Like Terry, Gordie Brown, now at the plate, was a first-year Outlaw and had survived the obligatory rookie rituals, including the always riotous Locked-Out-of-the-Clubhouse-Without-Any-Clothes-On prank. Gordie possessed good baseball skills and a great right arm, a handy trait for a center fielder. His every at-bat was an adventure, however, as he often became flustered at the plate, especially after two strikes. Some of his teammates jokingly said it was the result of always being selected last in his grade school gym classes. In fact, it wasn’t until high school that Gordie actively pursued the game and, once he discovered an aptitude for it, began working out steadily. The result was a pair of football-like biceps and a sandbag-firm chest that looked like they’d be more at home in an ad for the Marine Corps. On the body of a five-nine, 170-pound ballplayer they were somewhat of an anomaly, though, like a pair of oversized shoulder pads on a ten-year-old. For all his outward physical strength, it seemed odd to those watching when his body went limp, the result of a pitch off the ear flap of his helmet.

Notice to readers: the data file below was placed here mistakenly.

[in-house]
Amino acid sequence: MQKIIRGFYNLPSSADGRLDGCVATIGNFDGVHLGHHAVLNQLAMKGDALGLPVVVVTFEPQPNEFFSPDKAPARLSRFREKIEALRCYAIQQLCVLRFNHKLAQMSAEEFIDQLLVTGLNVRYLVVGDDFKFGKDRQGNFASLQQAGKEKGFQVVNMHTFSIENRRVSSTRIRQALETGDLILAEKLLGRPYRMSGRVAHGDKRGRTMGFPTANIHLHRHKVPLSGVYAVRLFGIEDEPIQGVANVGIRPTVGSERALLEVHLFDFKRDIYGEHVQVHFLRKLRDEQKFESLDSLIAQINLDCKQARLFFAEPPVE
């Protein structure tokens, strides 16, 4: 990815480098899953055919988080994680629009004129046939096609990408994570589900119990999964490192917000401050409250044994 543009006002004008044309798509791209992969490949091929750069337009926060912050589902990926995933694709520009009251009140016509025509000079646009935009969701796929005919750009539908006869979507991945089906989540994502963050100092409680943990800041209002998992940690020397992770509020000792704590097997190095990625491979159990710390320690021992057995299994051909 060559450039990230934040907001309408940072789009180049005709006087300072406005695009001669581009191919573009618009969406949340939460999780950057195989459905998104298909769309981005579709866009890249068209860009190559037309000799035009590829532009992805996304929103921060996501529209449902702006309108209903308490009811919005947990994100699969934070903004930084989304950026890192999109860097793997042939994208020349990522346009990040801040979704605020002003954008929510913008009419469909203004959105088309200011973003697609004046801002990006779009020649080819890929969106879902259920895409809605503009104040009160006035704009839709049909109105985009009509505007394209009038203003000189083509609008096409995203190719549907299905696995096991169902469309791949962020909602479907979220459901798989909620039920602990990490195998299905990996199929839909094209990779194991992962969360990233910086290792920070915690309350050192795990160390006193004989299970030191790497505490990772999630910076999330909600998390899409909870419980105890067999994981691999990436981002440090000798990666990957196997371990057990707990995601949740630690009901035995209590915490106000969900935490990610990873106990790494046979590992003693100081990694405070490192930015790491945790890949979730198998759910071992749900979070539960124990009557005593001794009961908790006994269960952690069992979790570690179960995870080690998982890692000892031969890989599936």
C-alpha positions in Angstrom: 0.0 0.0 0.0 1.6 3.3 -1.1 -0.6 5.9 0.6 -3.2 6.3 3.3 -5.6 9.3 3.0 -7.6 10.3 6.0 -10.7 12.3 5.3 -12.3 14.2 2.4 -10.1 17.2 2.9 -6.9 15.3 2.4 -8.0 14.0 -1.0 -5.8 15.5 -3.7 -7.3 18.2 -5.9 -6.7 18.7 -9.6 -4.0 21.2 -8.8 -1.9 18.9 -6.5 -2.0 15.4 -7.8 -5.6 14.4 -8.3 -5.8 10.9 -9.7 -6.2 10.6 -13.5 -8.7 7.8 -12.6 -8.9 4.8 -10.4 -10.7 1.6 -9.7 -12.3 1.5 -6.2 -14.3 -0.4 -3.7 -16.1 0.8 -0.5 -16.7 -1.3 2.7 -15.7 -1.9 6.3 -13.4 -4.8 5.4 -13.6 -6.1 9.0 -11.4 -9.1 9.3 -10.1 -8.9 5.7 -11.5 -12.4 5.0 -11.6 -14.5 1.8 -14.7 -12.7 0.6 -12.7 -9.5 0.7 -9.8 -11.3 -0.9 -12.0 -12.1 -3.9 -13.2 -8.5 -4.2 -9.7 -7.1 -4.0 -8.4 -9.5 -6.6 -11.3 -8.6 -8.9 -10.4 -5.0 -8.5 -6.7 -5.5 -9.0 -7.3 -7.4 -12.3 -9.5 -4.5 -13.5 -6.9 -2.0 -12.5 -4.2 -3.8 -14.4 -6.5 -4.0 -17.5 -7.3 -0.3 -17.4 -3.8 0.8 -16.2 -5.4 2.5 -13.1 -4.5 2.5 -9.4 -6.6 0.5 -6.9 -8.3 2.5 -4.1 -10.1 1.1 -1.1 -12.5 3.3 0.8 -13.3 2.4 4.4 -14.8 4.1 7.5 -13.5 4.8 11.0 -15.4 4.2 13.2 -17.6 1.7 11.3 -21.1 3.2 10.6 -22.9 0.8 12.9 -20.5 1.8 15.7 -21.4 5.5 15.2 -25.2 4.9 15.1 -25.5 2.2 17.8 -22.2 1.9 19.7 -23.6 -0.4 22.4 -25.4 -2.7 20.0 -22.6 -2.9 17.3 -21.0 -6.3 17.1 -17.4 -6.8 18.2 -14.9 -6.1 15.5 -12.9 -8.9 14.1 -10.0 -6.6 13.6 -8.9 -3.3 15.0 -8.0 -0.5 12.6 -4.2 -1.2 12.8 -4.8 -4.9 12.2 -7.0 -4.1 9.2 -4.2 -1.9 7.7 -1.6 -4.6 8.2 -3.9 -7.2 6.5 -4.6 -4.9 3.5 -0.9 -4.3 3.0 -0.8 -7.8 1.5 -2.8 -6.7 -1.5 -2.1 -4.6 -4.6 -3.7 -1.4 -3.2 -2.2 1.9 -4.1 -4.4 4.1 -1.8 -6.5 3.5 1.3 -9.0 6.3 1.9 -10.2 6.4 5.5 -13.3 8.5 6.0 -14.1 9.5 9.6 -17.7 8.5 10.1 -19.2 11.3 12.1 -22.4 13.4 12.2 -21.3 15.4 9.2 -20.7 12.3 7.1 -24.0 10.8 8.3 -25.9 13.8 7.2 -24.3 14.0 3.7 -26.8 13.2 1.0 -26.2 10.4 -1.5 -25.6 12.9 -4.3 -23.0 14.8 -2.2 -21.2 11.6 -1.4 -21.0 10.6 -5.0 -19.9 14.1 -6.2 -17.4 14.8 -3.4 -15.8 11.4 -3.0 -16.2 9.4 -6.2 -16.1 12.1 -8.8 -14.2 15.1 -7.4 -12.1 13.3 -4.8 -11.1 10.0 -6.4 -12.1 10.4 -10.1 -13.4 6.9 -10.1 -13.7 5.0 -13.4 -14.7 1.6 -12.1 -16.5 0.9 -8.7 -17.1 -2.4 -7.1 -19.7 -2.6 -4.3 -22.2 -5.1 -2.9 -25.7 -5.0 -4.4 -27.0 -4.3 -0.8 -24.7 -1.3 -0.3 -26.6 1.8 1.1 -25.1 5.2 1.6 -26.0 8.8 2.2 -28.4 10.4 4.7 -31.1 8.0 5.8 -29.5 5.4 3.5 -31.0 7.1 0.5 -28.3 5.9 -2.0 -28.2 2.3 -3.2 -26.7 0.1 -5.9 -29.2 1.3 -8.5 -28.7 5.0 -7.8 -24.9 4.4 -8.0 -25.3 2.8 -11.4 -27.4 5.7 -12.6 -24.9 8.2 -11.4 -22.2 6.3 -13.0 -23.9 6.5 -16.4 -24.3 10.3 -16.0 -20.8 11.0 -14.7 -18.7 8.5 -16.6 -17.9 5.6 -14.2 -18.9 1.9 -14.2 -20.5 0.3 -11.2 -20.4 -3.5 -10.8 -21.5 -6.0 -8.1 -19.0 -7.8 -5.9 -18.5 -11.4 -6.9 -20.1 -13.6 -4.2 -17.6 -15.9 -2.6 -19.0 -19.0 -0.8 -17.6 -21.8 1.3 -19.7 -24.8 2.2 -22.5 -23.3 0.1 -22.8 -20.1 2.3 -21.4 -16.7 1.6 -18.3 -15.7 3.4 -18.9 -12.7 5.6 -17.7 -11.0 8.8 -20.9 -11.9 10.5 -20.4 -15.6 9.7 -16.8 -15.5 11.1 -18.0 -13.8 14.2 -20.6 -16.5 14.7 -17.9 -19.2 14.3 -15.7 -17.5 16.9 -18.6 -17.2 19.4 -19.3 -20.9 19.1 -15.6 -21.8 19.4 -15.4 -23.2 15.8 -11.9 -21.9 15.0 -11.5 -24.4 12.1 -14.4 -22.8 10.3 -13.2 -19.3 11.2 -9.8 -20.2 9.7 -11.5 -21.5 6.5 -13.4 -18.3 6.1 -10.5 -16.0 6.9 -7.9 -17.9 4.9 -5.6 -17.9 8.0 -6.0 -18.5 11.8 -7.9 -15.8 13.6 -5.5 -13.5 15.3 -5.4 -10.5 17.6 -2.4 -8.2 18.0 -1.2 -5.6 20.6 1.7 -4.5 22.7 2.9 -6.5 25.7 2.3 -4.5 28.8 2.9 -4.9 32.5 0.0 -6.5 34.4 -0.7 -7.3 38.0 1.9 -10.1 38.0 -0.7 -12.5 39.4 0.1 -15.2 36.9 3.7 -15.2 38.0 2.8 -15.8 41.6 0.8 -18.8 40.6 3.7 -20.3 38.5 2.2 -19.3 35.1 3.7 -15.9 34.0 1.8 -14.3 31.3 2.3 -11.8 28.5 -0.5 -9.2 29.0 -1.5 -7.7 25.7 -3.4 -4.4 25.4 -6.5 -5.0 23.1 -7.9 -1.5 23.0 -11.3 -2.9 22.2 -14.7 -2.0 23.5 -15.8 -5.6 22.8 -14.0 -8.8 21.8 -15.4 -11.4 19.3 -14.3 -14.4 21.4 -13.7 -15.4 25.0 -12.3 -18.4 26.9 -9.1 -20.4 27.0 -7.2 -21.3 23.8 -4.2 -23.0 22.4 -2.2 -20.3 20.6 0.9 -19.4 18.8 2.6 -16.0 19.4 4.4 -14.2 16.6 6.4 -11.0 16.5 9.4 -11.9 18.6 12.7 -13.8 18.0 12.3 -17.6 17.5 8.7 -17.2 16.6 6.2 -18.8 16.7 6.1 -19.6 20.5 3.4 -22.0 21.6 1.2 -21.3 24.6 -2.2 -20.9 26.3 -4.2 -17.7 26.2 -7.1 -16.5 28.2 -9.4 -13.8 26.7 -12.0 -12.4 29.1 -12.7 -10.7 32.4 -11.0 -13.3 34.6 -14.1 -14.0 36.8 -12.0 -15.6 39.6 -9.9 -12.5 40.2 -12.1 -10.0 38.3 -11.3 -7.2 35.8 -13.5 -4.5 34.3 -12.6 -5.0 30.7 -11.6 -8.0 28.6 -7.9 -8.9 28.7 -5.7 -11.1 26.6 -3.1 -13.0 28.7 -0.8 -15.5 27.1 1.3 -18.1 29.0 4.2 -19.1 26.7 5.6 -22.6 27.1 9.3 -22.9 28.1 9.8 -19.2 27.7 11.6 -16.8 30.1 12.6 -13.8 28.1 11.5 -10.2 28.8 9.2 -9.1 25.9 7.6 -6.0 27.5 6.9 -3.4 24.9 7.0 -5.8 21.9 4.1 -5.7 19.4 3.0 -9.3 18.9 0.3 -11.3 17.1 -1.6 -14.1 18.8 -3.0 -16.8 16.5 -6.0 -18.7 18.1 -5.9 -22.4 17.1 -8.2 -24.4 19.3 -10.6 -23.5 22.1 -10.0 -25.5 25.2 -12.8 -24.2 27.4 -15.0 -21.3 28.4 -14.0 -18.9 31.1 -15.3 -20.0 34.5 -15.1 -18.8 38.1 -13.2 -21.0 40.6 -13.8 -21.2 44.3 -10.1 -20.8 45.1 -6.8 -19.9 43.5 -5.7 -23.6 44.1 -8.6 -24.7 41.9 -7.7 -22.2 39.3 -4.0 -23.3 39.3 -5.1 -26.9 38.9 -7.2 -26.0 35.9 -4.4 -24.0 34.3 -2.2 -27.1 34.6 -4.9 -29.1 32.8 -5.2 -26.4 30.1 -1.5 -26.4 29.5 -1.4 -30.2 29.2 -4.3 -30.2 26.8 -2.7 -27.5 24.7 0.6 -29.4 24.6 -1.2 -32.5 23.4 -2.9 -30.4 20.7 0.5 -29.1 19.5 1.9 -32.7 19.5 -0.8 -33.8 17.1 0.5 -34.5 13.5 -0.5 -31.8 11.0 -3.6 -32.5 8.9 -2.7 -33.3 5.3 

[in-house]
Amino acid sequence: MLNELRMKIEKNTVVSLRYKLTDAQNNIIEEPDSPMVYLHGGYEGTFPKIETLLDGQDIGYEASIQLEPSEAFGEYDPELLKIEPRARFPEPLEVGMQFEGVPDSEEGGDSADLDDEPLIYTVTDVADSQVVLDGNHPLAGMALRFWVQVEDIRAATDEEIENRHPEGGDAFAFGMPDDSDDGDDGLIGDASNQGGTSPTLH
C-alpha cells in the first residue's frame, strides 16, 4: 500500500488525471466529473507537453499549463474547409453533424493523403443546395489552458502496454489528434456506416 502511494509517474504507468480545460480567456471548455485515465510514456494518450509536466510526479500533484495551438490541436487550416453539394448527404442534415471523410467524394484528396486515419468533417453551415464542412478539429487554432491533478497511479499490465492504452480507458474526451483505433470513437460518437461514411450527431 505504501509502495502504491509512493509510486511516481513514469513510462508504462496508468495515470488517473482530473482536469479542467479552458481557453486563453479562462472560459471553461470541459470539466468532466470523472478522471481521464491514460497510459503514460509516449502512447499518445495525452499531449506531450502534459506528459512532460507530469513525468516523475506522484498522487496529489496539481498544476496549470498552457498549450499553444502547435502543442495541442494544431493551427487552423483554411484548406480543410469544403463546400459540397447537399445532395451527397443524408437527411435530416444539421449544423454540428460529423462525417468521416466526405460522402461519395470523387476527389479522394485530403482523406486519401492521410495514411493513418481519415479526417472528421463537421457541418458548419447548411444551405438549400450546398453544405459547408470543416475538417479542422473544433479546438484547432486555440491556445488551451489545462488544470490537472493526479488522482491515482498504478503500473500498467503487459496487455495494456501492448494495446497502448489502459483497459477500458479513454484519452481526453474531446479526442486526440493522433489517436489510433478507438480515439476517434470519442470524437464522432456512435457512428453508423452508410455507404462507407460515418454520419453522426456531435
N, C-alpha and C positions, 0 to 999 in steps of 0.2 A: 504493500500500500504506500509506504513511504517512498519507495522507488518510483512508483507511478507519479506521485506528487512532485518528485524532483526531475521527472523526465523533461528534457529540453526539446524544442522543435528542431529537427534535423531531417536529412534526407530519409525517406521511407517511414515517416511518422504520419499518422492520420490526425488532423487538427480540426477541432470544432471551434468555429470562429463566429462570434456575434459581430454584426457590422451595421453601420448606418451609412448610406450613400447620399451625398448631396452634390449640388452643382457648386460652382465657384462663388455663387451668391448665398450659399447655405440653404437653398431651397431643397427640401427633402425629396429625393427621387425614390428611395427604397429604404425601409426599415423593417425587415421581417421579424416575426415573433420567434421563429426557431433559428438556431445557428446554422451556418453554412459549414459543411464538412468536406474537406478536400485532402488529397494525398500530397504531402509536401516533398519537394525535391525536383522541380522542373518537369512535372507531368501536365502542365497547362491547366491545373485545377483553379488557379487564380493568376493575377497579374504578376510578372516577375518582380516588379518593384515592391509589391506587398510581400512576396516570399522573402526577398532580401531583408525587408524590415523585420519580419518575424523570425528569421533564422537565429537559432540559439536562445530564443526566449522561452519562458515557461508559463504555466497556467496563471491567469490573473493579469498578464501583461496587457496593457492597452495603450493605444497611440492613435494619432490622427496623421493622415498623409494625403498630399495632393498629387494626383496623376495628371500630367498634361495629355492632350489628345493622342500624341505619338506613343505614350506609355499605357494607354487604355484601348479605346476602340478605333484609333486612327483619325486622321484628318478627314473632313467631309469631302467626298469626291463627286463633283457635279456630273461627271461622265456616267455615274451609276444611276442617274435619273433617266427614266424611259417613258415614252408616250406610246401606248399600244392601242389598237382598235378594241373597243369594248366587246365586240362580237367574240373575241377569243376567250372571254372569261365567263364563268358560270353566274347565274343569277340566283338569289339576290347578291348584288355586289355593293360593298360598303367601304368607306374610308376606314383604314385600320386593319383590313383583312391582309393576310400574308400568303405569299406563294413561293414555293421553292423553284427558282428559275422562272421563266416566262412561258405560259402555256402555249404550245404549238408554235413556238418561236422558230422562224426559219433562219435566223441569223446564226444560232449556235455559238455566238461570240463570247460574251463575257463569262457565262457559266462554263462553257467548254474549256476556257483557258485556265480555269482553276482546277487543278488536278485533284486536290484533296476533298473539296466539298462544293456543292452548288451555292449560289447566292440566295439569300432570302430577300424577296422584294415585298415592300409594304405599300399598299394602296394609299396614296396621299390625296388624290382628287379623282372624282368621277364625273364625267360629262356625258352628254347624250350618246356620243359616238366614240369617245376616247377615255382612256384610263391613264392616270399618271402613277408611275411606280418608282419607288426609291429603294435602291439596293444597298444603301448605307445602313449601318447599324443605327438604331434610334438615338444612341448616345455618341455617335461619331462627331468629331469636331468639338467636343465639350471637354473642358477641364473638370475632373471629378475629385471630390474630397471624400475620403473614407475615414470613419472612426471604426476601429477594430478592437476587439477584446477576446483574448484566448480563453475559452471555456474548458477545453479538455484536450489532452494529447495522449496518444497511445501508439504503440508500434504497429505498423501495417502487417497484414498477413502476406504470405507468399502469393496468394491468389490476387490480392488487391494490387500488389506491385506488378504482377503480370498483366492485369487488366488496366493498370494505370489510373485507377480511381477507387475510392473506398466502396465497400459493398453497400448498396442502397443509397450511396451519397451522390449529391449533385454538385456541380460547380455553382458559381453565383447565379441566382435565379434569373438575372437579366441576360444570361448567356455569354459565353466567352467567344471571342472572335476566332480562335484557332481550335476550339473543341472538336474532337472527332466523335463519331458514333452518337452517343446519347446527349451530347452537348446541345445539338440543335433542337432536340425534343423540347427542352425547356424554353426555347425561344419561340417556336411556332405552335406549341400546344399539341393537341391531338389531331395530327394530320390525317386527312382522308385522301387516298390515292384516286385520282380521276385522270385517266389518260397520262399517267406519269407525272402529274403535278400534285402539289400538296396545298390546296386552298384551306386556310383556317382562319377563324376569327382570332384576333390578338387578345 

“You sonuvabitch!” Shortstop Eddie Luca, the on-deck batter, was already at the edge of the pitcher’s mound, arms swinging to get a shot at the hurler. By the time he found his target, the Louisville shortstop, second baseman and third baseman had already joined the scrap, trying frantically to tie up Luca and protect their prized throwing arm. Two more Sluggers entered the struggle, followed by the rest of both dugouts. Only Lew Pearson and the team trainer avoided the fray, concentrating instead on the motionless body of Gordie Brown.
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